Quản trị rủi ro giá nông sản – nhìn từ thị trường cà phê Việt Nam (2013) by Nguyen Hoang My Phuong is an excellent analysis into Vietnam’s coffee market. Dr. Le Thanh Hai, from the Polish Academy of Sciences, calls My Phuong’s book ”the most carefully researched master thesis” he has ever read in Vietnam.
Likewise, Doan Trieu Nhan, a senior specialist and former Deputy Chairman of Vietnam National Coffee Corporation (Vinacafe), states that the book is ”well organized and presented” and that My Phuong’s book ”can be considered as an essential guide for those who pursue the goal of developing Vietnam’s coffee industry.” I happen to agree with these comments and found the book to be enlightening and honest, a rare thing from most writers in Vietnam.
So, why is this book so special? For one reason, coffee happens to be a major industry and pastime here in Vietnam, and I consider Vietnamese coffee to be the best in the world; I’m not saying that because I live in Ho Chi Minh City either, but because I have lived and traveled to over ten countries and have tasted a variety of coffee only to conclude that Vietnamese coffee is the best. And I am not the only one who thinks so.
In 2012, Vietnam surpassed Brazil to ”become the largest coffee exporter in the world” (p 195). Brazil might currently be the largest, but Vietnam still is in a very close second and will be so for the next few decades. Coffee in Vietnam is also focused around growing Robusta and Arabica, two of the major kinds of coffee favored in the world market.
So what is the problem with Vietnam’s coffee exporting market? The two major issues I gained from reading My Phuong’s book are (1) trust and (2) a need for a clear understanding among Vietnamese traders regarding international practices for buying and selling coffee.
First, trust is a rare notion in Vietnam. A better motto in Vietnam would be: ”show me the proof”, which only creates frustration among locals and expatriates and adds to unnecessary delays through unnecessary bureaucratic devices.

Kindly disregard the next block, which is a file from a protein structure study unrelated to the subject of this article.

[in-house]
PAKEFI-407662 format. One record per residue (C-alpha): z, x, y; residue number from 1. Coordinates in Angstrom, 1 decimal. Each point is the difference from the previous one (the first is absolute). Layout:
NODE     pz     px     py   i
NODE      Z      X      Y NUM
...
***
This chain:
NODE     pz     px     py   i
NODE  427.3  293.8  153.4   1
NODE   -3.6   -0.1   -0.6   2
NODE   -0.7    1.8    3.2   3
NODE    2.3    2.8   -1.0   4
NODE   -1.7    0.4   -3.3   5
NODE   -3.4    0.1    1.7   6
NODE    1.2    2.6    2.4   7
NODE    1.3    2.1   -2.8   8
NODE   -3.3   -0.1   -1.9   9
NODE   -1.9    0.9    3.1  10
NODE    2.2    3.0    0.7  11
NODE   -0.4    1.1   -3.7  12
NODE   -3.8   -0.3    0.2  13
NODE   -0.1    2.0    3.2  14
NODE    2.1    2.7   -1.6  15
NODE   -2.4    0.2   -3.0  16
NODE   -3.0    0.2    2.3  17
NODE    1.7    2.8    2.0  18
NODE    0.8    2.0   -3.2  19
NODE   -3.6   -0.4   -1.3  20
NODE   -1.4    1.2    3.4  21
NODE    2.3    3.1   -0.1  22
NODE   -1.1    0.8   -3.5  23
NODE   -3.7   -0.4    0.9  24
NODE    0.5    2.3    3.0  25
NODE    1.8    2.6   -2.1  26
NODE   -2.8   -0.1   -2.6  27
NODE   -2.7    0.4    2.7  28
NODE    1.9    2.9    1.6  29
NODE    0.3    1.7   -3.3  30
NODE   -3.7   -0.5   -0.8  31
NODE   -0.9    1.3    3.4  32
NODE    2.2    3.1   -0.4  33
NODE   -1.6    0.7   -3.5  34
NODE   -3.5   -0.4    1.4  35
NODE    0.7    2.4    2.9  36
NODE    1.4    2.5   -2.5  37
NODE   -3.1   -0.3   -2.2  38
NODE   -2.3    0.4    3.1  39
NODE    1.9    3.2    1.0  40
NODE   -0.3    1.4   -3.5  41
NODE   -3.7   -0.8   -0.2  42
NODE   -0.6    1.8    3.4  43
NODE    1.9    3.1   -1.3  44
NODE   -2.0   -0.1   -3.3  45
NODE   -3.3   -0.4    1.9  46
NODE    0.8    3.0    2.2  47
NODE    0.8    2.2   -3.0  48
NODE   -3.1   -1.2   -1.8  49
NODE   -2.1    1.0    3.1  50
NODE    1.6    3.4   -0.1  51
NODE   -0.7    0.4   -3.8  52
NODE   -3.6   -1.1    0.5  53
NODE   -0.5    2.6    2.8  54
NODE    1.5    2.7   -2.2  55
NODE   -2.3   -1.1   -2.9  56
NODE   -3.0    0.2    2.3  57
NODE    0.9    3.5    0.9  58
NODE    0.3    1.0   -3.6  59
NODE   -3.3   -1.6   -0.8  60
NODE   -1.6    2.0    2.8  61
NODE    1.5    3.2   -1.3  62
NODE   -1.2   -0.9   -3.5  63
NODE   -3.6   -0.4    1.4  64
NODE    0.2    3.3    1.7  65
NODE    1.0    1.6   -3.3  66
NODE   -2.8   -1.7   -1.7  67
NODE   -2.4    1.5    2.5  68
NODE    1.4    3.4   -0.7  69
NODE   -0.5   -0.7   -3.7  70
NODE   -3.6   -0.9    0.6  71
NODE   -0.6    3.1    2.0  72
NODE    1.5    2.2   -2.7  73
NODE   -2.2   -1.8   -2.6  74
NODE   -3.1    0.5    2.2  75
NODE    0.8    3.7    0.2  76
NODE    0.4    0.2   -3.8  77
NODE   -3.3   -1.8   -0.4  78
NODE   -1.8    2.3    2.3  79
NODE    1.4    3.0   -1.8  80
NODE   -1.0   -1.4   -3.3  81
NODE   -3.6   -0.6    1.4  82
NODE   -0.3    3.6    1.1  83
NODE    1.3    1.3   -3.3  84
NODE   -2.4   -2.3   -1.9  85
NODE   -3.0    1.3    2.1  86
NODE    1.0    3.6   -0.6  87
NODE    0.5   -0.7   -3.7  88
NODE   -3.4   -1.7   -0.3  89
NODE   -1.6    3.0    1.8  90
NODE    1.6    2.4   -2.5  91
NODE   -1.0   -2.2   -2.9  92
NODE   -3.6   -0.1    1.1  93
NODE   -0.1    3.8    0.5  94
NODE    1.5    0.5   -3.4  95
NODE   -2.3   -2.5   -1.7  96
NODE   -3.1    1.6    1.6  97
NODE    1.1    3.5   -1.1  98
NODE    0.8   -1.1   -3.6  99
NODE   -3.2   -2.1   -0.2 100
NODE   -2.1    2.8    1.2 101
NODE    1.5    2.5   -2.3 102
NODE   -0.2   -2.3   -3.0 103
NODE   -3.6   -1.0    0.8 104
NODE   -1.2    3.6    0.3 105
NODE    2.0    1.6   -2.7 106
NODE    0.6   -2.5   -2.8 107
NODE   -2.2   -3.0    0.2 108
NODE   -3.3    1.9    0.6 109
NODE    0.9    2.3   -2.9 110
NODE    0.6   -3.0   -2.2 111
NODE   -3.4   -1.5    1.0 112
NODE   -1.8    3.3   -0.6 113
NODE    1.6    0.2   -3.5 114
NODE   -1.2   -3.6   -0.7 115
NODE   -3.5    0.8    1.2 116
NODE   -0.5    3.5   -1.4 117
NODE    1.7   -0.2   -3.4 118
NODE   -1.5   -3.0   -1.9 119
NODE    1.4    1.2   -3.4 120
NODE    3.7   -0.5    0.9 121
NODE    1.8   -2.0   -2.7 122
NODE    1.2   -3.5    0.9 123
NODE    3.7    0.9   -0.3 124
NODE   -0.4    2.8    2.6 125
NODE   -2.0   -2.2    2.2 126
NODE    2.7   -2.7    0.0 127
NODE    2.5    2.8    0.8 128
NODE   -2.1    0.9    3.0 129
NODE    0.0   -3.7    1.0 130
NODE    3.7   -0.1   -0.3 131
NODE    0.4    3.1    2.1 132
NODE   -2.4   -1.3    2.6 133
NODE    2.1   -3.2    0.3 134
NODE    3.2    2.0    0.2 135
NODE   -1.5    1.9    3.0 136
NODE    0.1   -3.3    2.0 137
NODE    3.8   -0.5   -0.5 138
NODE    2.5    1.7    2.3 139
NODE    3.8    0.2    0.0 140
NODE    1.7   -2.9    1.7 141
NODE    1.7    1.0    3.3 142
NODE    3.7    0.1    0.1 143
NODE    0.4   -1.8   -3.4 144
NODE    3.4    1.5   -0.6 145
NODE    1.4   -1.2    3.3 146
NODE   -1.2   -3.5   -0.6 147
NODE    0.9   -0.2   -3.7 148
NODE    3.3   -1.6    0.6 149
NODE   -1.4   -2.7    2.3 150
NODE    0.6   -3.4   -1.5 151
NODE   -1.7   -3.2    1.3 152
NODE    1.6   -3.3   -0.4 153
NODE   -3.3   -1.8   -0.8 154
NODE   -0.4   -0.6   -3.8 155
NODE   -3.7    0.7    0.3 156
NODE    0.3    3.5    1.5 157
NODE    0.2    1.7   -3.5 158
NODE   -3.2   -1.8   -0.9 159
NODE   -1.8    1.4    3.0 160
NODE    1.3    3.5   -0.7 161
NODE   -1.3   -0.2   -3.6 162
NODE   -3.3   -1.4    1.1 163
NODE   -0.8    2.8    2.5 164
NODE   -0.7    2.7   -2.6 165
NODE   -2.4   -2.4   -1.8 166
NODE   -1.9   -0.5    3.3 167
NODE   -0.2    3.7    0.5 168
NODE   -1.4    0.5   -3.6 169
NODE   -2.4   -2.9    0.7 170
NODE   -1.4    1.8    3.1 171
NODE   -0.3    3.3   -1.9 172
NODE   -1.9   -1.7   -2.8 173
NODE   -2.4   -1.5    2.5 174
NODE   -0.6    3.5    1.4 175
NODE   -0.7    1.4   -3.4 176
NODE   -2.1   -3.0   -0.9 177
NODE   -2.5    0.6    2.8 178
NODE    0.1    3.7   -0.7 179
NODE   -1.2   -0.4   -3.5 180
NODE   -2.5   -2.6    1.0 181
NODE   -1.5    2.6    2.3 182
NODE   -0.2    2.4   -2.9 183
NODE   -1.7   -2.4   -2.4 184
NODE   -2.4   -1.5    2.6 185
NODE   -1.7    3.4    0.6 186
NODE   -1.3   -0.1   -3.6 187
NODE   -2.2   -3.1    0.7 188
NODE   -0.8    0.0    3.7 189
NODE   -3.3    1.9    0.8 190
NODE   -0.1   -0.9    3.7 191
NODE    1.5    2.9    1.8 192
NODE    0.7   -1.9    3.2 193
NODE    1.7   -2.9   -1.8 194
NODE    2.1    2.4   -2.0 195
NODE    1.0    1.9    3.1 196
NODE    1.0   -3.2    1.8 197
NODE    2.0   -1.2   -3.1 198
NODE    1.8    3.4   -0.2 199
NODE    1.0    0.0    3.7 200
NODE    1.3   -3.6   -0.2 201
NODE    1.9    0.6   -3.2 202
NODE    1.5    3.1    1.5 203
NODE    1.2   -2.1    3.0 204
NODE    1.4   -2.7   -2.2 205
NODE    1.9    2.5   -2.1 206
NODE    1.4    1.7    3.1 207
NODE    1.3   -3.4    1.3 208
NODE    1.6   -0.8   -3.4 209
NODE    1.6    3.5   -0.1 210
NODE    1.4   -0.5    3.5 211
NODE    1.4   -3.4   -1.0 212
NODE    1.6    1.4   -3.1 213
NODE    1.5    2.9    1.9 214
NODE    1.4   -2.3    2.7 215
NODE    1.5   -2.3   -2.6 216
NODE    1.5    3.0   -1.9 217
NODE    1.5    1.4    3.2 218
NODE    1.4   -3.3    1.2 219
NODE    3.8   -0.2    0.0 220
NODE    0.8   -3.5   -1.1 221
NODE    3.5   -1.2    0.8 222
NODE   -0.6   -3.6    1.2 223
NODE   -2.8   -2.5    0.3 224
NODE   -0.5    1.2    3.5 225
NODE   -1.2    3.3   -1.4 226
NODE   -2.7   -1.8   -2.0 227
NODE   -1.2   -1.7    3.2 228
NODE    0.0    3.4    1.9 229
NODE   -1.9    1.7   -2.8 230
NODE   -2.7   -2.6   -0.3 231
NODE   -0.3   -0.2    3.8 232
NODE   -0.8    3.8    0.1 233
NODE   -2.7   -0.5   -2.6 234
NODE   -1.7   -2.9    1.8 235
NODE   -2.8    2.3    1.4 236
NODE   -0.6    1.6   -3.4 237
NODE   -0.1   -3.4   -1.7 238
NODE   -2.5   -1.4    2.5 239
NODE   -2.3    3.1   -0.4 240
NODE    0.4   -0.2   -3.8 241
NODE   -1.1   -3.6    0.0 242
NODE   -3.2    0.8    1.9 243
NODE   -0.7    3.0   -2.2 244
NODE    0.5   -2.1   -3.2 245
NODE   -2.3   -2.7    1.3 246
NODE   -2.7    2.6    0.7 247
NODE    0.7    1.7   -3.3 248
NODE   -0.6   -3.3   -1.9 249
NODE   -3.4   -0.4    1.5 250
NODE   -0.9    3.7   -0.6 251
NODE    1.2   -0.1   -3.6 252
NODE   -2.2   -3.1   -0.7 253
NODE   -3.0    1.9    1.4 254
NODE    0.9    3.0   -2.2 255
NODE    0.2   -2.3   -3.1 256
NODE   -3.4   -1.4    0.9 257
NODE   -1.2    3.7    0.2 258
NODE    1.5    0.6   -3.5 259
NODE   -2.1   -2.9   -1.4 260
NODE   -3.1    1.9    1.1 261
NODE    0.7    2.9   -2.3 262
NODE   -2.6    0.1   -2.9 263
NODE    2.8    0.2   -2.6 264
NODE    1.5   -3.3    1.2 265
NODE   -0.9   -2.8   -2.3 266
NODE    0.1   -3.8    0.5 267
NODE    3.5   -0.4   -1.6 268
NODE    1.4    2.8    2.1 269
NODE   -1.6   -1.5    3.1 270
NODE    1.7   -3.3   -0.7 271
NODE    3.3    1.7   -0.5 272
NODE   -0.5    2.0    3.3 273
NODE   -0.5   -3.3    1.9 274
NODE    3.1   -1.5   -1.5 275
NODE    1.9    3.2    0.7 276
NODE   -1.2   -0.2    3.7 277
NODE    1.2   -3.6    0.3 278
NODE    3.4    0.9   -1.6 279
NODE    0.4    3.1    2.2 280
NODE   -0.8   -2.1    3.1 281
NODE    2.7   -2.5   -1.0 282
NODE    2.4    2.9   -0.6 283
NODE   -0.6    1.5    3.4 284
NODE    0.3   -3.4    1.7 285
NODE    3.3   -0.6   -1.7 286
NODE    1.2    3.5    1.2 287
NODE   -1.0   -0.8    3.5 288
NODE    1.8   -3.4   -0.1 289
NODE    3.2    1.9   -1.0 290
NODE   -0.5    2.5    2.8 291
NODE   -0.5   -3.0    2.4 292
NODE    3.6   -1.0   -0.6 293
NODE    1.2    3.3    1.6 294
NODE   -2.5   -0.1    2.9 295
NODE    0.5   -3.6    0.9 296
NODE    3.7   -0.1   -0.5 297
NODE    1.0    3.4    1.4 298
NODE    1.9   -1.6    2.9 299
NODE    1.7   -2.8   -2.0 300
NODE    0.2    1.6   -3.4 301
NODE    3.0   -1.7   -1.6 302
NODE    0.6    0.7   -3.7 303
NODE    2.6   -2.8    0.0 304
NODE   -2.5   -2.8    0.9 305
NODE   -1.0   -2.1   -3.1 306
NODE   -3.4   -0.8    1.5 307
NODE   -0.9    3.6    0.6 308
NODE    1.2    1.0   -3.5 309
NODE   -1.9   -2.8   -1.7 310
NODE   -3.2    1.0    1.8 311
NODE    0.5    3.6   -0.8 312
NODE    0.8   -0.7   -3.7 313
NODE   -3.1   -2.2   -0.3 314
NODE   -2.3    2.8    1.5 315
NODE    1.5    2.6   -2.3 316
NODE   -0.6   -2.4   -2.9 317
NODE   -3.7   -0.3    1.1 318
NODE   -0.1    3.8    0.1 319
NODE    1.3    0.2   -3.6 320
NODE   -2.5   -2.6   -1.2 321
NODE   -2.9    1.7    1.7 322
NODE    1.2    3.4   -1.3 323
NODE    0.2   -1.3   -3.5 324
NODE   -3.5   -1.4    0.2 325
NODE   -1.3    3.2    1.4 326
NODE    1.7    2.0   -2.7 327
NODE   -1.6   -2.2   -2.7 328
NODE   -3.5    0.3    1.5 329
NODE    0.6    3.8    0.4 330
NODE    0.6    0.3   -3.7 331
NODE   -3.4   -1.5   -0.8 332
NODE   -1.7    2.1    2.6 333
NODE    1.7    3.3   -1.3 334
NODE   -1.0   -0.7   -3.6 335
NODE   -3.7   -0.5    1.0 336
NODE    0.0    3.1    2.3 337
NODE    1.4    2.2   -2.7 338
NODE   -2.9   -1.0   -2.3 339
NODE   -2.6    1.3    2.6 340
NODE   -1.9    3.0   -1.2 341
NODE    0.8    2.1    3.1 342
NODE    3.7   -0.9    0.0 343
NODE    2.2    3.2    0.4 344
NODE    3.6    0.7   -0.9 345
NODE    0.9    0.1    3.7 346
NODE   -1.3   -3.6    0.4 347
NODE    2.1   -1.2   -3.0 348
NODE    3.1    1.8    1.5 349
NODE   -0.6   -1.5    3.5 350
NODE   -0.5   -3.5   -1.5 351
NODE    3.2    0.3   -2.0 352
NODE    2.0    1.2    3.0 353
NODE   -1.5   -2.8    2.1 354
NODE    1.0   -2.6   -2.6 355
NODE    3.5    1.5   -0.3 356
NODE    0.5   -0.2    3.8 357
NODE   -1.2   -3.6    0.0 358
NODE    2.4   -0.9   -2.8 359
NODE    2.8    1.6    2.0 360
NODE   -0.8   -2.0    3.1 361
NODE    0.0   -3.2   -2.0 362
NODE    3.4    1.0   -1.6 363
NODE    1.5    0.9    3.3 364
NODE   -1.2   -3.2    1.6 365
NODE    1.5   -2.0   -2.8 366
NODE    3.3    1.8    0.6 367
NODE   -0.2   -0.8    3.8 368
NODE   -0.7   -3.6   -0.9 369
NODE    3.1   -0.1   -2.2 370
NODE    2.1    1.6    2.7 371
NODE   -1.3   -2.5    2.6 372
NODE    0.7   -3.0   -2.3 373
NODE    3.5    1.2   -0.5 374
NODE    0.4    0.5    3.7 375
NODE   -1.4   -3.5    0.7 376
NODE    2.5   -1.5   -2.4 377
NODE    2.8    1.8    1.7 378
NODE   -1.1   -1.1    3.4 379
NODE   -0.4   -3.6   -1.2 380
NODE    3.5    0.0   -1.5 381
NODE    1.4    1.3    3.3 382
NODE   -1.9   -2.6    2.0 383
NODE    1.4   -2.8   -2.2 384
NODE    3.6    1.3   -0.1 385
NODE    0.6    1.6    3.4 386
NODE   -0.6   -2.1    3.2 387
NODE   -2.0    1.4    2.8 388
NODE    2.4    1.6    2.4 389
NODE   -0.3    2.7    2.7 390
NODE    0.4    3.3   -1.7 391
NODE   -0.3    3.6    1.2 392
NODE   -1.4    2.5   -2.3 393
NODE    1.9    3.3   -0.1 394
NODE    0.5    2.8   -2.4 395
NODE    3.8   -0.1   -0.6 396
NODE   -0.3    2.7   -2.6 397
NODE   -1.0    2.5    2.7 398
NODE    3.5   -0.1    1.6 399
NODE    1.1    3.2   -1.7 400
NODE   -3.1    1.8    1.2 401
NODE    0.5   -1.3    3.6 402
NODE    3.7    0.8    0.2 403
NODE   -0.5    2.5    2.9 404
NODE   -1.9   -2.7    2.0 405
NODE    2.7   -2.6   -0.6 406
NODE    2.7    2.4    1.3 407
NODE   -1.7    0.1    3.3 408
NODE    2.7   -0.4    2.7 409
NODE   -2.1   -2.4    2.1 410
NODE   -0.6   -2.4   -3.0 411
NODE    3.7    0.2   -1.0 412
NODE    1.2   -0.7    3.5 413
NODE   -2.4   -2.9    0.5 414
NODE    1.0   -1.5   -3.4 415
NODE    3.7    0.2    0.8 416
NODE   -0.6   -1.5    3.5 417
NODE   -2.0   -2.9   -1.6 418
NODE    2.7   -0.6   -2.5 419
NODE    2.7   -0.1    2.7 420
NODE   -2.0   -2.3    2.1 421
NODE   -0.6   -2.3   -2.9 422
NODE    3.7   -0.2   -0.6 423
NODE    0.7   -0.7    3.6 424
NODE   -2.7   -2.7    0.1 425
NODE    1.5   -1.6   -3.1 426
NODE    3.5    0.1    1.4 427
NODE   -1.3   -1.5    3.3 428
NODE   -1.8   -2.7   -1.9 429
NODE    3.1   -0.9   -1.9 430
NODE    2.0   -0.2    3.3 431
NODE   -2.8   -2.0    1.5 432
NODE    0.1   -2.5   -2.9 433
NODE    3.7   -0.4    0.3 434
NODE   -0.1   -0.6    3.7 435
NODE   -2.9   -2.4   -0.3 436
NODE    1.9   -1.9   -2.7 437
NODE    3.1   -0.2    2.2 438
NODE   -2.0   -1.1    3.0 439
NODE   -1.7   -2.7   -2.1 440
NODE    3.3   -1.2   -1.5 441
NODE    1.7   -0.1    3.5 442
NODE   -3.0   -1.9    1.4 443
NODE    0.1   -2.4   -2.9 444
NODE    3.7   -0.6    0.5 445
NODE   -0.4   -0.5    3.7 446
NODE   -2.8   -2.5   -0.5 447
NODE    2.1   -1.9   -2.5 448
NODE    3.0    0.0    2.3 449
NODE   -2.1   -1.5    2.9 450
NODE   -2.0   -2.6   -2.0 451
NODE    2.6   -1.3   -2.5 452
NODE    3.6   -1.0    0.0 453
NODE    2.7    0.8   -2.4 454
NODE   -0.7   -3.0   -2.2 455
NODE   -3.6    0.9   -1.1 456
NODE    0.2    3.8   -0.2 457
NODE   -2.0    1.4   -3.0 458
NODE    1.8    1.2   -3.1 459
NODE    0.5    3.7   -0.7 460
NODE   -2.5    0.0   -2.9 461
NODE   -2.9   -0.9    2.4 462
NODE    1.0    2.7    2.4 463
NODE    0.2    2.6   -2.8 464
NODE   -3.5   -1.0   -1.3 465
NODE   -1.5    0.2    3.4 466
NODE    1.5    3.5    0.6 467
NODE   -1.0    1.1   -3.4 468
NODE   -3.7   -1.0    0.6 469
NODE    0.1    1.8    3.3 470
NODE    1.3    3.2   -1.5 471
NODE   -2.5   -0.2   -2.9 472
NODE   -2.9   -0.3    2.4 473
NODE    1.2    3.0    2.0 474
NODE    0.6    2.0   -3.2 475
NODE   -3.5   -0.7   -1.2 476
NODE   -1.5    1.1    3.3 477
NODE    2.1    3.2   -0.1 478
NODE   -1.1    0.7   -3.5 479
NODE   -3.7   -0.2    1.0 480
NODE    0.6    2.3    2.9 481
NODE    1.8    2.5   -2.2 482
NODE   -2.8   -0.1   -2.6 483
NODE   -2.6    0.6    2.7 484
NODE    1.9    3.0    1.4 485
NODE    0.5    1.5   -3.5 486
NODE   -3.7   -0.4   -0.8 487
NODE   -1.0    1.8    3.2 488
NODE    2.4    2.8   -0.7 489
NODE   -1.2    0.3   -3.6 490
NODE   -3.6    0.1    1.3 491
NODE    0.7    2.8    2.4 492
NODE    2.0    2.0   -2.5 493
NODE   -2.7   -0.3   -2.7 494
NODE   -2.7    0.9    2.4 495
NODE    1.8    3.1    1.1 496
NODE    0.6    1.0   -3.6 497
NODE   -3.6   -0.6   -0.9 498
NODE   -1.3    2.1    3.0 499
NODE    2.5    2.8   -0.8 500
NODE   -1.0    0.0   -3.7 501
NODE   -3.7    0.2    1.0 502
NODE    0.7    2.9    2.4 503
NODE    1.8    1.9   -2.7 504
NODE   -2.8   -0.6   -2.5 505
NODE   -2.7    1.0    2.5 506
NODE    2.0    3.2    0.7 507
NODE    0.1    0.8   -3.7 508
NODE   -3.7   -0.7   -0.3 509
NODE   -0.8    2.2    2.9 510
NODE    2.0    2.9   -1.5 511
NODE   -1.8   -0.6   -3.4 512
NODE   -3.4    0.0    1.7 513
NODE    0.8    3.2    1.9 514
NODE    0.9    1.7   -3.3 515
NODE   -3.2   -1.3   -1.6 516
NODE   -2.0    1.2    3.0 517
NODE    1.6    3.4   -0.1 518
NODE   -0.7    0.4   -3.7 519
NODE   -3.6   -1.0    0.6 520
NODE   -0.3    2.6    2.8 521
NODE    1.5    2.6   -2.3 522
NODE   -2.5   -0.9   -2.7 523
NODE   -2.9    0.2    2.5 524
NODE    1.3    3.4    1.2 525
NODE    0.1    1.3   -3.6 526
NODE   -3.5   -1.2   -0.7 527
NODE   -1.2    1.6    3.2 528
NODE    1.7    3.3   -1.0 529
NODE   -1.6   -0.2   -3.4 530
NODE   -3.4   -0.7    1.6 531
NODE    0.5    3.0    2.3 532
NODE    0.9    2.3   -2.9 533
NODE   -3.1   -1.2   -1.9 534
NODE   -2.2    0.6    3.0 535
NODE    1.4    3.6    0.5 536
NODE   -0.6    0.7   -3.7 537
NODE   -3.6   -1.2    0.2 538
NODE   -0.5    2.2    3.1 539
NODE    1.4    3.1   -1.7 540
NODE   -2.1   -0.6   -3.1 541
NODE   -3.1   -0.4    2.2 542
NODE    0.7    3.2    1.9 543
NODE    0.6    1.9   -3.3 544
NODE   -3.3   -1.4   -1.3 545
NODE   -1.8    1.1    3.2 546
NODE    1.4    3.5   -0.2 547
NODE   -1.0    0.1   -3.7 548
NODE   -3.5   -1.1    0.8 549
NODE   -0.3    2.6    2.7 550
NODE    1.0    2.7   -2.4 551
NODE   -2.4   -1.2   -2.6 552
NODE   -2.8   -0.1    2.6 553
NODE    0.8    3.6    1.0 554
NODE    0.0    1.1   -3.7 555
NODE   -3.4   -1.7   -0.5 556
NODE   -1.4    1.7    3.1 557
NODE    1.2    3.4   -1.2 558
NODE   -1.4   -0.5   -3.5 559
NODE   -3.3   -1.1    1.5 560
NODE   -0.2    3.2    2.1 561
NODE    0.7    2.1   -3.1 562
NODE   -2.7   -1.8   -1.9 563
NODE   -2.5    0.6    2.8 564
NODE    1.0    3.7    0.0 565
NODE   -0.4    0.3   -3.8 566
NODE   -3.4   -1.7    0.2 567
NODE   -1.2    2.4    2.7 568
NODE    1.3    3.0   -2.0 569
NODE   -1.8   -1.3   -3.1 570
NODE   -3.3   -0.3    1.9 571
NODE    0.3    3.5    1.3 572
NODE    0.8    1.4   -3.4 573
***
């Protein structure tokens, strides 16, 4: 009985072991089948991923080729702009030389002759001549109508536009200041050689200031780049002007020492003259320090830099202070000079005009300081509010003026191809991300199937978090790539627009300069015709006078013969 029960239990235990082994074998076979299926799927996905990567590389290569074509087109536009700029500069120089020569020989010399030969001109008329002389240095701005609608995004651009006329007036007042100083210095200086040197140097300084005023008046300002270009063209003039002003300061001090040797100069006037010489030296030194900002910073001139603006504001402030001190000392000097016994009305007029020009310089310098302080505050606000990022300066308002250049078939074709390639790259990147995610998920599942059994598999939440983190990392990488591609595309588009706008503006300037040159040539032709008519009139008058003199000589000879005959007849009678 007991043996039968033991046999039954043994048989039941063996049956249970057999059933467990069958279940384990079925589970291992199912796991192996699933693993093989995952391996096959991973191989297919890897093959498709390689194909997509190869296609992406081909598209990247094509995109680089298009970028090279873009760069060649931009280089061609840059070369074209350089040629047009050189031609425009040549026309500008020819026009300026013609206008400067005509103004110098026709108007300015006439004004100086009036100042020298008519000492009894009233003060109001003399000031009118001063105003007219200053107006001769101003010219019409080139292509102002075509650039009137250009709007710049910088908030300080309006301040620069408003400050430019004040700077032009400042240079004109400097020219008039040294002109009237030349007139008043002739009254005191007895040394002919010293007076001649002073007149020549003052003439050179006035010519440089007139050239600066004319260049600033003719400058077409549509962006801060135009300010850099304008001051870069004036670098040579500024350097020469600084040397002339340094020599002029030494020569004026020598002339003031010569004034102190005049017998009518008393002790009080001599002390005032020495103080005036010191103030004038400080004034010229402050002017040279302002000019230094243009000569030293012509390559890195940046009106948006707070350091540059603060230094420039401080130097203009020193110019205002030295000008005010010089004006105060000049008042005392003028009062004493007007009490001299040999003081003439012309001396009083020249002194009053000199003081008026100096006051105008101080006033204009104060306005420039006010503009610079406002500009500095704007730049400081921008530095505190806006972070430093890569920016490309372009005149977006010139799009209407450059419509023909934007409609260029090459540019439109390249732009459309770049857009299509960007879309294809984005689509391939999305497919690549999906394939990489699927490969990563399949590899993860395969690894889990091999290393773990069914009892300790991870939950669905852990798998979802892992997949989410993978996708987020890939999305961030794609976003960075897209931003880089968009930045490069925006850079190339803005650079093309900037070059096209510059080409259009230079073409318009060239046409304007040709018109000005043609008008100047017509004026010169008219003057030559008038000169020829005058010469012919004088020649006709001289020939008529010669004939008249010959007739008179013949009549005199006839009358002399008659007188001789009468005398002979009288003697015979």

Most often, personally, I have found government officials and business (such as banks) simply reciting repeated cultural practices, which are not the law in any shape or form, rather than performing actual laws established by the official government. When I ask officials to show me the official law, officials often simply say, ”Go away.” Therefore, in my experiences, officials both in the government and private sectors show a lack of mastery in their practices which create a lack of trust among native Vietnamese and foreigners.
This corresponds to what My Phuong describes in her book: a need for social trust among coffee growers, traders, buyers, sellers, the local Vietnamese government, and international markets wishing to do business in Vietnam and abroad.
”Now back to the root of the current common word ‘credit,”’ writes My Phuong on page 200, ”Coming from the Latin ‘credo’ which means ‘I believe’, ‘credit’ is fundamentally an issue of trust. Without trust (‘social capital’), we do not have credit. Without ‘credit’, the financial institutions, the network of coffee agents in the Central Highlands of Vietnam may not be willing to lend their funds” (p 200-201). And why would anyone lend money or do business without trust? I find many businesses in Vietnam are starting to learn that the concept of trust is vital not only to their short-term success but to also their long-term stability.
I am glad, as a reader and resident of Vietnam, that My Phuong brought up ”social capital” in her discussion on the coffee market. As an expatriate in Vietnam, I found one of the biggest issues among Vietnamese dealing with other Vietnamese is a lack in trust. In Vietnam, most Vietnamese (just like most other human beings running businesses in the world, as seen in what is currently happening in America’s fast-food protests and revolts among low paid employees) a sense of profit, as in a financial gain, is placed over morality and ethical behaviors. Actually, more often than not, morality and ethical behavior is seen as a vice among Vietnamese and is largely absent in practices, which creates a mistrust among foreigners and those Vietnamese who live abroad and return to do business with Vietnamese nationals. Trust is just not present.